This question has resurfaced in light of Tarantino’s new film Once Upon a Time in Hollywood, which was released Thursday. The film has received generally favorable reviews from critics, but in true Tarantino fashion, it was not without its controversy. People were especially not too thrilled about Margot Robbie’s character (Sharon Tate) having little presence in the way of dialogue (we counted 242 words said by Robbie), or what they perceived to be a callous decision to touch up on Tate’s murder by the Manson Family (we won’t spoil it for you, but this was actually done tastefully.)
This controversy, of course, is incredibly tame compared with that of other Tarantino films such as Jackie Brown and Django Unchained. Let’s just say that Tarantino has, uh, a few favorite words, and these words have enjoyed about as much screen time as Uma Thurman.
So just how profane was Once Upon a Time in Hollywood? We actually went to a screening with a notepad and tallied each profanity that was used, and here’s what we found:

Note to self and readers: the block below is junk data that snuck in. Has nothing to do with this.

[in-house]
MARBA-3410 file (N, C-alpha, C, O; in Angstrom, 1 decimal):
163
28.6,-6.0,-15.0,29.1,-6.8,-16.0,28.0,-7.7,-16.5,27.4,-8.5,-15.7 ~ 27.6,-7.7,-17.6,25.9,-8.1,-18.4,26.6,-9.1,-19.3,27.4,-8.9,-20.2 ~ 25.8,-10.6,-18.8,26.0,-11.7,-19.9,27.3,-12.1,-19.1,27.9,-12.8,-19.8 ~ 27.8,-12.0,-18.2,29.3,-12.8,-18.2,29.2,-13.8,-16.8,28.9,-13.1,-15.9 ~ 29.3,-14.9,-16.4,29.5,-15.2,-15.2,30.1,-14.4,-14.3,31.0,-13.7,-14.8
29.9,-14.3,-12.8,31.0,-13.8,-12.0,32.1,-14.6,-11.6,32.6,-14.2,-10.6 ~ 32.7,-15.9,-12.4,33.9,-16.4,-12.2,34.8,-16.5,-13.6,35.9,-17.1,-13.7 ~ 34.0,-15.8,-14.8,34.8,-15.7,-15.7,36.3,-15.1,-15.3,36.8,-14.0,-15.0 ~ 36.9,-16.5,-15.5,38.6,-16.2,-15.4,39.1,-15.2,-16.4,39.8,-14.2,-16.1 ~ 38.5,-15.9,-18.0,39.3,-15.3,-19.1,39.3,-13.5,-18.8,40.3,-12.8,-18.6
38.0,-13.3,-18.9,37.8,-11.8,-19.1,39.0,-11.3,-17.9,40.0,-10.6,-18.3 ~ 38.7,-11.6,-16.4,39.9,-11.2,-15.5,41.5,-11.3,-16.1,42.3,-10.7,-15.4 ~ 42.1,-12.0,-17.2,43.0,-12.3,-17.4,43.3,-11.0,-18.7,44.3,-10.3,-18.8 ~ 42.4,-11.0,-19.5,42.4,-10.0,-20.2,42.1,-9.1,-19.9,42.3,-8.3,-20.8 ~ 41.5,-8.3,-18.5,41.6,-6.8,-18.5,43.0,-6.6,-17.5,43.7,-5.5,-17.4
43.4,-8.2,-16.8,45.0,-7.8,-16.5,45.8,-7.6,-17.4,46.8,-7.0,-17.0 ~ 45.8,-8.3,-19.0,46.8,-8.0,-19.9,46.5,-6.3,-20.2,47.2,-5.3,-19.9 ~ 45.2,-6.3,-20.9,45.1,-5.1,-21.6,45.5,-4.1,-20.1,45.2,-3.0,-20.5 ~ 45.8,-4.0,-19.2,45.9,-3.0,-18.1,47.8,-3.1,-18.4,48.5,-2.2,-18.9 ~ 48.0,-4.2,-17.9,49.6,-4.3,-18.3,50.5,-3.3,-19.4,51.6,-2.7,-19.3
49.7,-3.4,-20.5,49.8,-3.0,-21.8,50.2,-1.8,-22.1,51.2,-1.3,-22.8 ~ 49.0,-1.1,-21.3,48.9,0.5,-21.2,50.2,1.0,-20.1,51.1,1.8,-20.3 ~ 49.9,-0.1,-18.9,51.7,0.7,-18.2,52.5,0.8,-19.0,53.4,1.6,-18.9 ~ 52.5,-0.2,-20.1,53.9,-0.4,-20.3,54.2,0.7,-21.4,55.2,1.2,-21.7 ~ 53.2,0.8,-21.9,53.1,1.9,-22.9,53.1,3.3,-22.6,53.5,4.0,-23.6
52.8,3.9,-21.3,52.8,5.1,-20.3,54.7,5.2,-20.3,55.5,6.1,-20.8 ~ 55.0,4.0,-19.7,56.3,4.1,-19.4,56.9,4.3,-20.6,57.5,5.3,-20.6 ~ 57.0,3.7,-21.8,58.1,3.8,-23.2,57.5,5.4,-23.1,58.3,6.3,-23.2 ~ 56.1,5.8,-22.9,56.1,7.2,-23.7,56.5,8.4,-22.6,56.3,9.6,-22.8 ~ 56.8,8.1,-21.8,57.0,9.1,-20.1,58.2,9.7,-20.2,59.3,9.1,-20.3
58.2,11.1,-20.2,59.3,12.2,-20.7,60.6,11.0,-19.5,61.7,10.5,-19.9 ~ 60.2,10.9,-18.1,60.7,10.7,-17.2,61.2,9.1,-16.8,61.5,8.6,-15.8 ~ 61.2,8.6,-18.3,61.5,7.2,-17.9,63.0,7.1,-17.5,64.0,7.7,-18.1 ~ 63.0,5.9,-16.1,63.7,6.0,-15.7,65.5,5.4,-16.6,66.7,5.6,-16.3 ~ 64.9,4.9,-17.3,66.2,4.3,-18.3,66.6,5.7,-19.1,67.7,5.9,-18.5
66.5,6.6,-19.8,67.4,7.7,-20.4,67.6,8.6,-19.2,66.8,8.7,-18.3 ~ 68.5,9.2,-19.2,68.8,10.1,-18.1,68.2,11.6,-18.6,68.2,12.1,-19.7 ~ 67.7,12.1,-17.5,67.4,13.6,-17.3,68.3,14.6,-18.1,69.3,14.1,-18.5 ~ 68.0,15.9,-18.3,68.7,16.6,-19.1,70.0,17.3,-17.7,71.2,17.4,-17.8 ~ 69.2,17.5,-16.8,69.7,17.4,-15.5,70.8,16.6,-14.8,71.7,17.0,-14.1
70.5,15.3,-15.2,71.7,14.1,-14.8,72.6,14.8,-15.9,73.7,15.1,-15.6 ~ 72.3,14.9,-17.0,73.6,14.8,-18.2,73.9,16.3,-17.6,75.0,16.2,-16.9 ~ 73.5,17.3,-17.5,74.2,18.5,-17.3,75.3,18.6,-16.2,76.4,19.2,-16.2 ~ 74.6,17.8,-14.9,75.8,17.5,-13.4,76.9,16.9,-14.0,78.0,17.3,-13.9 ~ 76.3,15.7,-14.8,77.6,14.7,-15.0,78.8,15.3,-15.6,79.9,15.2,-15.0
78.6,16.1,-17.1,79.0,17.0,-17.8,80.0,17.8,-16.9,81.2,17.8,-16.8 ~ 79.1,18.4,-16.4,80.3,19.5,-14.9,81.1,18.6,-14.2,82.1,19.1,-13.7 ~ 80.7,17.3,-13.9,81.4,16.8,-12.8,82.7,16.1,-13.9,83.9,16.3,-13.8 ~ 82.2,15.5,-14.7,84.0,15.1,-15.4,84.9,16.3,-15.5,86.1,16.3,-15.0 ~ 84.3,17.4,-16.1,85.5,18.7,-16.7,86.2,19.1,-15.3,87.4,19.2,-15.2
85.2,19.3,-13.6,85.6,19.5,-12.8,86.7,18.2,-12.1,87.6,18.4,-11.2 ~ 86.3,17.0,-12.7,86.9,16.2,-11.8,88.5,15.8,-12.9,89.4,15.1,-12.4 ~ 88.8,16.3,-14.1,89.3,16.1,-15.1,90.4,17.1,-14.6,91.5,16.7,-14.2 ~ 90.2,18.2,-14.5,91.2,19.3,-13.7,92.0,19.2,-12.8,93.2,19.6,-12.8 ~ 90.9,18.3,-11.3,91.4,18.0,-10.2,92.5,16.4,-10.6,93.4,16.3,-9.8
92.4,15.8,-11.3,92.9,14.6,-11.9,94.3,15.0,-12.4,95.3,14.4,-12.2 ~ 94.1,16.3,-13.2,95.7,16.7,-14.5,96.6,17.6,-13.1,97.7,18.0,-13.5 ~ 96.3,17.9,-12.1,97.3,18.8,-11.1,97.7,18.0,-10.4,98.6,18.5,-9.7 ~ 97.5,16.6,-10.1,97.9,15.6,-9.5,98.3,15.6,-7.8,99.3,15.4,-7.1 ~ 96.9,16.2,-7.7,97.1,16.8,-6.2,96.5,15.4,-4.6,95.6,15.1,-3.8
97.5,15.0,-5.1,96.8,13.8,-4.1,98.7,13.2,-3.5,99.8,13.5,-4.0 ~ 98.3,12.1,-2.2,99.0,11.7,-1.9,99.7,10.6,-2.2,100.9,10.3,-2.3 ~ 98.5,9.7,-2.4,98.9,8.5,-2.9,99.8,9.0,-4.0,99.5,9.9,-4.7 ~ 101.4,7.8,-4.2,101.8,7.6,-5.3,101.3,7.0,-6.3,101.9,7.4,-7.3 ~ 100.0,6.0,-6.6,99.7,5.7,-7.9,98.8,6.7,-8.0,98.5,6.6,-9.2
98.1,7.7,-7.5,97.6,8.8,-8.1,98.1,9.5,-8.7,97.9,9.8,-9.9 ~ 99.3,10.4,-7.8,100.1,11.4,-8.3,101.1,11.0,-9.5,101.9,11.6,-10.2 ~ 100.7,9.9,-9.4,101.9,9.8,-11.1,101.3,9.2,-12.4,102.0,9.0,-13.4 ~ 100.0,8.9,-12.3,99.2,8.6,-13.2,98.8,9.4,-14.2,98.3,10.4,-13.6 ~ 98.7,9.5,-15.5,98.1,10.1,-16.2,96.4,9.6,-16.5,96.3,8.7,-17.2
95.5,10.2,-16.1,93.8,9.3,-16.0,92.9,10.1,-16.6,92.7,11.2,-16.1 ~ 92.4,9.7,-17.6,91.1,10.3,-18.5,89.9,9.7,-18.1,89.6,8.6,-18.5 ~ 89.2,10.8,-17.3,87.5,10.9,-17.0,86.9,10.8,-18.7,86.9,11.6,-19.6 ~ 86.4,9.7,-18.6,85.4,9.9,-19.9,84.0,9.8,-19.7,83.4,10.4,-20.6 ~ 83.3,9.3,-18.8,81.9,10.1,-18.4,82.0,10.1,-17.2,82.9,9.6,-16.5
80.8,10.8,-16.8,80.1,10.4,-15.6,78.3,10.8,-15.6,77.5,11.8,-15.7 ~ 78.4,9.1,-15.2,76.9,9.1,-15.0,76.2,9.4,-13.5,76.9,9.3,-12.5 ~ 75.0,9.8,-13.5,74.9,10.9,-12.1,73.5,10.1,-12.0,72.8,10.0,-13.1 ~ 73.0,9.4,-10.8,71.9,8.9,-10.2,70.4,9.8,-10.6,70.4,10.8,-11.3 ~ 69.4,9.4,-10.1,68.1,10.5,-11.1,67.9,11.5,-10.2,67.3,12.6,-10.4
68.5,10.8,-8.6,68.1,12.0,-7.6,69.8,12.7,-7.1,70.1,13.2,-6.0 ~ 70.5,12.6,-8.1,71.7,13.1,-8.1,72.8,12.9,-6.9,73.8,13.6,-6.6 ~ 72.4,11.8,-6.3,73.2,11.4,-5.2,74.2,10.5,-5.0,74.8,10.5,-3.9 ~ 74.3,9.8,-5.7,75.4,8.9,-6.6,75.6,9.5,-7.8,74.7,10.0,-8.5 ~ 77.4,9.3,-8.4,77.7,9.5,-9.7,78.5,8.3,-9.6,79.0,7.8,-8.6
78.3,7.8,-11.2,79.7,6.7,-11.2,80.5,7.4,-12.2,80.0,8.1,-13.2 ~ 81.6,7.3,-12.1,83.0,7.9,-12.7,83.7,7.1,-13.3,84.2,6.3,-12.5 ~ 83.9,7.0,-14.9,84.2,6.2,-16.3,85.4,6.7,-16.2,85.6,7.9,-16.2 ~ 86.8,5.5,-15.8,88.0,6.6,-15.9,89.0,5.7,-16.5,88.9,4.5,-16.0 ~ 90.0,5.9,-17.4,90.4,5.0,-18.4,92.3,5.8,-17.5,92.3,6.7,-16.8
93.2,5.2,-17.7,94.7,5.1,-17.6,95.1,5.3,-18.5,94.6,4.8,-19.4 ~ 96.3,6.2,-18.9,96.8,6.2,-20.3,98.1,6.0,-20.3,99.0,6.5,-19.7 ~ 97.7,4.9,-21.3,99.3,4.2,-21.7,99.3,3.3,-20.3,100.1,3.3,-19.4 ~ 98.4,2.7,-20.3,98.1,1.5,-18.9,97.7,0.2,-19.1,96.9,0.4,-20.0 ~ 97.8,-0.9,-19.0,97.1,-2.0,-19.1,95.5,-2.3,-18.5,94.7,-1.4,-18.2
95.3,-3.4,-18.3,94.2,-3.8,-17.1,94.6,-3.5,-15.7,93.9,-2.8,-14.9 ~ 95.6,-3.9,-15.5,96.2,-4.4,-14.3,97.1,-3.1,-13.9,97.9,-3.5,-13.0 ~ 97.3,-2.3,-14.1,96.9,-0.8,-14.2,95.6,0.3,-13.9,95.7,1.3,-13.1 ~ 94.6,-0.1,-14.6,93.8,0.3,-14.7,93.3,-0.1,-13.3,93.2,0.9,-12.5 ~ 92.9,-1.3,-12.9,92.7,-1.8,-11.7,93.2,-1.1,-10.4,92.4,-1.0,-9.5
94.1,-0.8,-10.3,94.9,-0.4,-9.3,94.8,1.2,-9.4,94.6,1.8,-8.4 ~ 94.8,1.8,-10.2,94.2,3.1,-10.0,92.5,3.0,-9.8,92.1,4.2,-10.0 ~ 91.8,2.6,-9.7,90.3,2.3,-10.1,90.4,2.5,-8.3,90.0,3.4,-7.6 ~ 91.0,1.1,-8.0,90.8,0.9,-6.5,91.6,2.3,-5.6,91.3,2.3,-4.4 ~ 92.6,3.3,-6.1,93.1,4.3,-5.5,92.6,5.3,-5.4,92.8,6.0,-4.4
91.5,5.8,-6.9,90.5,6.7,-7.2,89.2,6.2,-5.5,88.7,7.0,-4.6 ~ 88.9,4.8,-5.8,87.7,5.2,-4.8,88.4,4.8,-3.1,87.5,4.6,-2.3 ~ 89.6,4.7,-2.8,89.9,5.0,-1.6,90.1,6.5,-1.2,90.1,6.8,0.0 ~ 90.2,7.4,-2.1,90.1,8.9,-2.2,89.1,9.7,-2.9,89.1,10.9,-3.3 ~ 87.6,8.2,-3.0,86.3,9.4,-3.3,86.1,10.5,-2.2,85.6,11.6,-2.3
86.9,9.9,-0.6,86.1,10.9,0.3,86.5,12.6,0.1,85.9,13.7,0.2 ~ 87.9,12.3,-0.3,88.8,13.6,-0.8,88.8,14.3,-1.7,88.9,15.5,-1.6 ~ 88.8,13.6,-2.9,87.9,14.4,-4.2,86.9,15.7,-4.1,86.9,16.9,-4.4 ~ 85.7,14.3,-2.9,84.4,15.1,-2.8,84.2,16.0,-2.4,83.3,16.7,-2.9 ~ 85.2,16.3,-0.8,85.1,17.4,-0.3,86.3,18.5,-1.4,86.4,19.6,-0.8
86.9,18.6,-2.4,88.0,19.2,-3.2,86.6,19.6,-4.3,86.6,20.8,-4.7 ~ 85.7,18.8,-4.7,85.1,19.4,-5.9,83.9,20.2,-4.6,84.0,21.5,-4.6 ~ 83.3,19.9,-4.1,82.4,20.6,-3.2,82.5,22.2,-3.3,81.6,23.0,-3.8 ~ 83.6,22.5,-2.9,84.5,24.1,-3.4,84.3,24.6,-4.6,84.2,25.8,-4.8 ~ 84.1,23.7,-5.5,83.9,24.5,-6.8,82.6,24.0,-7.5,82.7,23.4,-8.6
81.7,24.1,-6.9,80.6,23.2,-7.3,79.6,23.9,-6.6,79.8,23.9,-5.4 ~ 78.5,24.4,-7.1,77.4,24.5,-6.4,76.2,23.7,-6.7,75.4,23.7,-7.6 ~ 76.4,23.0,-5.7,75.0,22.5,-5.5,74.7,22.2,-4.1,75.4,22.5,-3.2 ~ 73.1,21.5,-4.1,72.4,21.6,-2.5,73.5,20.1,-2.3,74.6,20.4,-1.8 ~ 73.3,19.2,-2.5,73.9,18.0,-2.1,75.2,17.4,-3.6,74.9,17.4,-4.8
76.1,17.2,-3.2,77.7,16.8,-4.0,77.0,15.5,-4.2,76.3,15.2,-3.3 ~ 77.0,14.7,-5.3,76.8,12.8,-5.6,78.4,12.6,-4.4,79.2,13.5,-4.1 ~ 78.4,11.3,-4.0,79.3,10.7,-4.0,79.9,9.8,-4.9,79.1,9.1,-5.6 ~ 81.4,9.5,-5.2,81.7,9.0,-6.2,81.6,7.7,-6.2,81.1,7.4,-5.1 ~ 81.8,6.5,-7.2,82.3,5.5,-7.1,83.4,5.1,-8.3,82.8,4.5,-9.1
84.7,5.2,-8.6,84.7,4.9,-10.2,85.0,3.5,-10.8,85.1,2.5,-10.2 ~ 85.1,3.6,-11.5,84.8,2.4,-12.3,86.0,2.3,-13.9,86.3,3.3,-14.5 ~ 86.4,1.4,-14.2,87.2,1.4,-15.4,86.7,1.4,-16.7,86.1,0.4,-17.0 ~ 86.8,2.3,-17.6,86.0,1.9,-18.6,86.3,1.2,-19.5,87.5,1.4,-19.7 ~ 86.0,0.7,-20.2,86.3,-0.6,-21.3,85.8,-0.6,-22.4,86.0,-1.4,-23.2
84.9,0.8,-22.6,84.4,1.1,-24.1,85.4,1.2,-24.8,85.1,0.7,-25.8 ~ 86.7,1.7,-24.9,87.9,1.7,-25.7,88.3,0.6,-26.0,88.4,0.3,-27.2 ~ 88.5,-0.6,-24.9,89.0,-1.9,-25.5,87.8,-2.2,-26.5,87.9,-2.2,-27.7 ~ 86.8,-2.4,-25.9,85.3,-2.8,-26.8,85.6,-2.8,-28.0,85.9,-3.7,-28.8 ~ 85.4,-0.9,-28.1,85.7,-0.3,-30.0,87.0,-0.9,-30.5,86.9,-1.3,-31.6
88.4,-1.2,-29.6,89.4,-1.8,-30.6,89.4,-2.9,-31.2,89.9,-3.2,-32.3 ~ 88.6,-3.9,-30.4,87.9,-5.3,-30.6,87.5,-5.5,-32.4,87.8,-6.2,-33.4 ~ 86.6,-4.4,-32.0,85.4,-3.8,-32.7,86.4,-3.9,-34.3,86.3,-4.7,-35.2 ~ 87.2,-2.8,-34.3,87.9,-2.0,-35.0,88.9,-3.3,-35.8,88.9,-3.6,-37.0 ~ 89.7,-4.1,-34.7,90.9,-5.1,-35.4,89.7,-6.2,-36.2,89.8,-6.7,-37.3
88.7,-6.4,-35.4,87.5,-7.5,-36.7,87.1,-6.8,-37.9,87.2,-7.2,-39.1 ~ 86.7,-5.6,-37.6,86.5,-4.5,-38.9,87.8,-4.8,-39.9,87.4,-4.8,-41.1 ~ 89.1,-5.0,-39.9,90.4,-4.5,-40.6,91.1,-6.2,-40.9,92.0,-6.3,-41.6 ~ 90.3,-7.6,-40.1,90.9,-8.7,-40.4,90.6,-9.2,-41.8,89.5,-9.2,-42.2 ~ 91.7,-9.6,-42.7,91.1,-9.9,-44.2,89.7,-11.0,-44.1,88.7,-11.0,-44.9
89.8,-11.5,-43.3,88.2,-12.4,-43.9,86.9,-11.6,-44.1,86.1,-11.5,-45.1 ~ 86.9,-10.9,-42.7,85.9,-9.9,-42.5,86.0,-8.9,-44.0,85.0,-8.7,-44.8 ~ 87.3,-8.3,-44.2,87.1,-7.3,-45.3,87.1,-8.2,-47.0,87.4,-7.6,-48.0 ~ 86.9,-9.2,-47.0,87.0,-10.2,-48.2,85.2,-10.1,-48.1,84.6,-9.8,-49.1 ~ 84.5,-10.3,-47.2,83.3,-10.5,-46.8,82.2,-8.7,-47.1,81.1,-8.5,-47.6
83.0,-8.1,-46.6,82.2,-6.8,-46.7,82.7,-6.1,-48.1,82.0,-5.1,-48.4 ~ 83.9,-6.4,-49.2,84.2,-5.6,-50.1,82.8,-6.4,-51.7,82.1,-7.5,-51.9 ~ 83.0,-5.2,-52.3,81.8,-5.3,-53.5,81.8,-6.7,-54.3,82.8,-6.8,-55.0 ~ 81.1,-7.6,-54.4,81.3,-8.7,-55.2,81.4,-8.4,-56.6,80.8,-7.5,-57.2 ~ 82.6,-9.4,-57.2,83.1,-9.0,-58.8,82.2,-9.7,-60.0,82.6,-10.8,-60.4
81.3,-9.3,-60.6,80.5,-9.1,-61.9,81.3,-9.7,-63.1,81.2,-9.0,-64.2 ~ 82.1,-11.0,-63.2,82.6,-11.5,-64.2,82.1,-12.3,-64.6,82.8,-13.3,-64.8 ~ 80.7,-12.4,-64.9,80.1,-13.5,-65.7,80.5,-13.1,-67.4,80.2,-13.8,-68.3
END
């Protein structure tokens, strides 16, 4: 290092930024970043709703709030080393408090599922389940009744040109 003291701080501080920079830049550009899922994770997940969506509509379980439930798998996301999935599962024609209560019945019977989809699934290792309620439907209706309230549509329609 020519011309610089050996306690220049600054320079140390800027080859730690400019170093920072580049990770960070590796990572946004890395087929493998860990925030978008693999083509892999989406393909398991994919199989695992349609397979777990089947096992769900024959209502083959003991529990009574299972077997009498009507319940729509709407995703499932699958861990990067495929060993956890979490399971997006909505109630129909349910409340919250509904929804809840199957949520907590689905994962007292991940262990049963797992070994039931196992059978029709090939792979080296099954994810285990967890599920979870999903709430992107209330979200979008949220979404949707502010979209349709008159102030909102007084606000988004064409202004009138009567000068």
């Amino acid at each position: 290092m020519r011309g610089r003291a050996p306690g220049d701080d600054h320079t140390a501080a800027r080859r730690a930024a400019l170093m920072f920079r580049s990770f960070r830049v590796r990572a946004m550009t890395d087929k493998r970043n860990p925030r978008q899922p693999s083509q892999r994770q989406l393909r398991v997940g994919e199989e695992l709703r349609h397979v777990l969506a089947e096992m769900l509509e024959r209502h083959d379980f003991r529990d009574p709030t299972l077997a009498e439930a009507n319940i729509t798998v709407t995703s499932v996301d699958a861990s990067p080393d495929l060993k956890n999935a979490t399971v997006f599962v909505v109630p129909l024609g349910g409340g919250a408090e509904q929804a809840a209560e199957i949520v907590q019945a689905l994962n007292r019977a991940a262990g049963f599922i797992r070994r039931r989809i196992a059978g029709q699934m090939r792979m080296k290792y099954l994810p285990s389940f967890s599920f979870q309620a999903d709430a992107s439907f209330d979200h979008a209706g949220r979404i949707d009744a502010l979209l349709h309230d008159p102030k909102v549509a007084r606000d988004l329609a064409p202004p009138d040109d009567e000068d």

But how do these numbers compare with those of preceding films? We compiled data for that, too:
For this one, we put the word “motherfucker” under the same umbrella as “fuck.” Apologies to Samuel L. Jackson and his wallet.
As controversial as Jackie Brown was for its excessive use of the N-word, its previous record of 38 usages was eventually broken almost threefold in 2012’s Django Unchained. Both films tie for first place for the most frequent usage of the word “bitch” (used 15 times in each).
For a movie about Nazis, there is a refreshing lack of anti-Semitic slurs (that should never have to be said, but remember, this is Tarantino we’re talking about here.) Also, despite what its title may indicate, the word “bastard” isn’t used in this film once.
110 usages of the N-word is staggering, but with only one euphemism for genitalia in Django Unchained, it’s safe to say that the ‘D’ was definitely silent. Ba dum… Tss!
The Hateful Eight uses the word “fuck” only 18 times, but the N-word usage is almost on-par with that of its predecessor. Nine euphemisms for genitalia have been used in this film, and the lion’s share of those include a scene in which Samuel L. Jackson’s character says “pecker,” “dingus” and “johnson.” That same character later gets shot in the testicles.
With that out of the way, here’s how all of these charts aggregate: